Tens of millions of birds, particularly white egrets or herons and small terns, were taken at the height of the feather trade years, from 1870 – 1920.  One auction record alone listed more than one million bird skins sold in London, from 1897 – 1911.
Especially hit by the feather trade was the Florida Everglades, where hunters sought the largest rookeries, killing adult birds and leaving the young to fend for themselves.
Plume hunting was an activity almost anyone could do if they owned a gun.  The beautiful down plumage of a Snowy Egret hen nursing her chicks was highly prized and brought the same price-per-ounce as gold.  Without alternative means of commerce of almost any kind, plume hunting became a lucrative activity for men, women, and children in both pioneer and Seminole communities, providing cash for everyday necessities.
As the fashion industry expanded its use of feathers, the scale of this cottage industry became monstrous, and spread globally.  The impact in Palm Beach County on individuals, families, and the natural environment was not reversible. For approximately fifty years, the birds were pursued to near extinction, and the phenomenon inspired some of the earliest and most critical legislation in the area of environmental protection.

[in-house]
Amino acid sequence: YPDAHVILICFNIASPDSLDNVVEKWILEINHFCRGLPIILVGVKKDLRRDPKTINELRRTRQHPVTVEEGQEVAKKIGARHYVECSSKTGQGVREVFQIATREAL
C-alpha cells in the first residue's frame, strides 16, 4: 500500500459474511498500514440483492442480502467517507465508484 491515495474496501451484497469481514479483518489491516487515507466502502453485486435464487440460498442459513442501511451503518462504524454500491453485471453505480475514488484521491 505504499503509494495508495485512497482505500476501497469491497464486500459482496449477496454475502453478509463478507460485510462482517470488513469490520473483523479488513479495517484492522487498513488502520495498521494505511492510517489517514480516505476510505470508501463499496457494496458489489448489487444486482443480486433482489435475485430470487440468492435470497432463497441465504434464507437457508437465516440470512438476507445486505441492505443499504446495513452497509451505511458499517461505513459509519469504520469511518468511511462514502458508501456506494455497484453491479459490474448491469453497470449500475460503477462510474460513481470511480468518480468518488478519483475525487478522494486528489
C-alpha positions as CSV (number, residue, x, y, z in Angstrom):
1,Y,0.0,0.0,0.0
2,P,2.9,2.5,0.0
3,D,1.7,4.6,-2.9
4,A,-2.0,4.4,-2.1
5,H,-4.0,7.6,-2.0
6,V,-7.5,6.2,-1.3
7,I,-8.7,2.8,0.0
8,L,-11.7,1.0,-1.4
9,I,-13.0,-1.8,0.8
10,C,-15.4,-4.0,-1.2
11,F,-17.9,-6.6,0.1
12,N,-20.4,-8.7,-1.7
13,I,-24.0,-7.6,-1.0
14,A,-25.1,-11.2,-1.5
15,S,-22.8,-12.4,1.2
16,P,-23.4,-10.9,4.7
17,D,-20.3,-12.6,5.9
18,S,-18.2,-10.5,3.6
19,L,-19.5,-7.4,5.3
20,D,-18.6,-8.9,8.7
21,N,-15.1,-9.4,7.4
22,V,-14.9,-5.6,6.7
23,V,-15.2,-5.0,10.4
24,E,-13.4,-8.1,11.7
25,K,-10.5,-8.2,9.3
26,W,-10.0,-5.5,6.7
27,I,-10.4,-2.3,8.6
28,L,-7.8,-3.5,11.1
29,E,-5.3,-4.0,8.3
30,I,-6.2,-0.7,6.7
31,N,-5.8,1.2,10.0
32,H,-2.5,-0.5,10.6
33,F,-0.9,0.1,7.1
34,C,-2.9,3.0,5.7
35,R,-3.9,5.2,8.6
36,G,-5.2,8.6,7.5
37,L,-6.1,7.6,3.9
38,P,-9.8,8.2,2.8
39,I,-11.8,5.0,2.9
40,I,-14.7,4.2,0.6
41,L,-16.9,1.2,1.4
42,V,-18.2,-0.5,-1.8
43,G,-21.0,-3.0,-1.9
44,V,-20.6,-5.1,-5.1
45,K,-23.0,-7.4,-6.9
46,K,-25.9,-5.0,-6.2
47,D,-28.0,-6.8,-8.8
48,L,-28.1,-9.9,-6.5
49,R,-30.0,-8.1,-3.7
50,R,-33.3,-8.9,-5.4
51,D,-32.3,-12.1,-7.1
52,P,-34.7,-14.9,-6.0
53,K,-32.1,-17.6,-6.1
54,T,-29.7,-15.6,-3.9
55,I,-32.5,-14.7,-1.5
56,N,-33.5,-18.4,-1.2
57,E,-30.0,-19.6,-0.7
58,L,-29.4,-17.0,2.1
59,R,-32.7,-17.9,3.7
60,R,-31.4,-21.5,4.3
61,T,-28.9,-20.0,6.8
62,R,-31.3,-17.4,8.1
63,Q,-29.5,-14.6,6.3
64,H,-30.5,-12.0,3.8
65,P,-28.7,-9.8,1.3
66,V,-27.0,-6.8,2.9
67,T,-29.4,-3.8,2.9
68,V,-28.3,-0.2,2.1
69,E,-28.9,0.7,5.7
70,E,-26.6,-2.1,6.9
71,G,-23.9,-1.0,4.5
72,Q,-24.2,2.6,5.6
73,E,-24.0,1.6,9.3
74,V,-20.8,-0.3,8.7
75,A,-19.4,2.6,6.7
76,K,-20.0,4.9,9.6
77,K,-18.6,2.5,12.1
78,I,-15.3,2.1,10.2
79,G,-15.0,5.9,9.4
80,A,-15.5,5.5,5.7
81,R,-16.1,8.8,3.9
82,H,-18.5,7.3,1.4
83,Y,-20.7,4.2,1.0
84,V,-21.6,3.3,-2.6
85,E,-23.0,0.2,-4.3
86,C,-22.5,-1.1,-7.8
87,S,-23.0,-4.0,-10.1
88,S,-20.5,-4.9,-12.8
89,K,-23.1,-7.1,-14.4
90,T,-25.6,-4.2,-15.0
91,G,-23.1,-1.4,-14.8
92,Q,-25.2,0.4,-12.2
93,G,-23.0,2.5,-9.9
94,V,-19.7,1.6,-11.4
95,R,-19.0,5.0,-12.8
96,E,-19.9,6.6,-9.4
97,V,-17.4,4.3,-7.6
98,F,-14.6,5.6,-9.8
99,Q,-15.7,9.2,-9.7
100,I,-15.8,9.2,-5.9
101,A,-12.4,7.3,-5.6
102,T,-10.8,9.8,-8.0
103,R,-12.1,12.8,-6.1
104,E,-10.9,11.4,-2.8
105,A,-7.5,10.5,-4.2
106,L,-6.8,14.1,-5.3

Reports of these atrocities led to formation of the first Audubon and conservation societies, whose founders believed they now had enough evidence to change public opinion about hunting regulations. The social and political prominence of these individuals enabled them to promote the passage of laws that began to protect America's native wildlife